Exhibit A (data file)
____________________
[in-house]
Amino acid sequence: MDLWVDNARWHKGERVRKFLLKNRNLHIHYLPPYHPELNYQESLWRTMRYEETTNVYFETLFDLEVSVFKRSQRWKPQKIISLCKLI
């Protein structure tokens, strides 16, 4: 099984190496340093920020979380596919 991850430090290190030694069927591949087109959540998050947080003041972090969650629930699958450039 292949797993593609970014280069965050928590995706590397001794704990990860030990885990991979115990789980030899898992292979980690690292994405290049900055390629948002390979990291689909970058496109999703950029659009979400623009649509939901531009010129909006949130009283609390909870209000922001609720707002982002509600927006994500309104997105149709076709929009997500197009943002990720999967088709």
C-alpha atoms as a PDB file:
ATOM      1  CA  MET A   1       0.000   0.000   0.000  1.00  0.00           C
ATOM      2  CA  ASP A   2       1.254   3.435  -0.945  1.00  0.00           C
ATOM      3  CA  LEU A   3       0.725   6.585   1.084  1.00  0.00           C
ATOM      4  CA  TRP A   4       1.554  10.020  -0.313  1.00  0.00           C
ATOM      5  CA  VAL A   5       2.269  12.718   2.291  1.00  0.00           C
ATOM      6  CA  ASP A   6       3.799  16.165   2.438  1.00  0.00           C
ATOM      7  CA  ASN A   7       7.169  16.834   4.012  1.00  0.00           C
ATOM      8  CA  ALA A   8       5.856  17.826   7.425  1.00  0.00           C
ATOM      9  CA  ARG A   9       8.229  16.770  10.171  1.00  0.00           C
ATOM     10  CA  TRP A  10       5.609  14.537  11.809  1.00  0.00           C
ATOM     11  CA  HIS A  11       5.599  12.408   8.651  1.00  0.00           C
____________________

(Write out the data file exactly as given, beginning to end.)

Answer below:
[in-house]
Amino acid sequence: MDLWVDNARWHKGERVRKFLLKNRNLHIHYLPPYHPELNYQESLWRTMRYEETTNVYFETLFDLEVSVFKRSQRWKPQKIISLCKLI
């Protein structure tokens, strides 16, 4: 099984190496340093920020979380596919 991850430090290190030694069927591949087109959540998050947080003041972090969650629930699958450039 292949797993593609970014280069965050928590995706590397001794704990990860030990885990991979115990789980030899898992292979980690690292994405290049900055390629948002390979990291689909970058496109999703950029659009979400623009649509939901531009010129909006949130009283609390909870209000922001609720707002982002509600927006994500309104997105149709076709929009997500197009943002990720999967088709």
C-alpha atoms as a PDB file:
ATOM      1  CA  MET A   1       0.000   0.000   0.000  1.00  0.00           C
ATOM      2  CA  ASP A   2       1.254   3.435  -0.945  1.00  0.00           C
ATOM      3  CA  LEU A   3       0.725   6.585   1.084  1.00  0.00           C
ATOM      4  CA  TRP A   4       1.554  10.020  -0.313  1.00  0.00           C
ATOM      5  CA  VAL A   5       2.269  12.718   2.291  1.00  0.00           C
ATOM      6  CA  ASP A   6       3.799  16.165   2.438  1.00  0.00           C
ATOM      7  CA  ASN A   7       7.169  16.834   4.012  1.00  0.00           C
ATOM      8  CA  ALA A   8       5.856  17.826   7.425  1.00  0.00           C
ATOM      9  CA  ARG A   9       8.229  16.770  10.171  1.00  0.00           C
ATOM     10  CA  TRP A  10       5.609  14.537  11.809  1.00  0.00           C
ATOM     11  CA  HIS A  11       5.599  12.408   8.651  1.00  0.00           C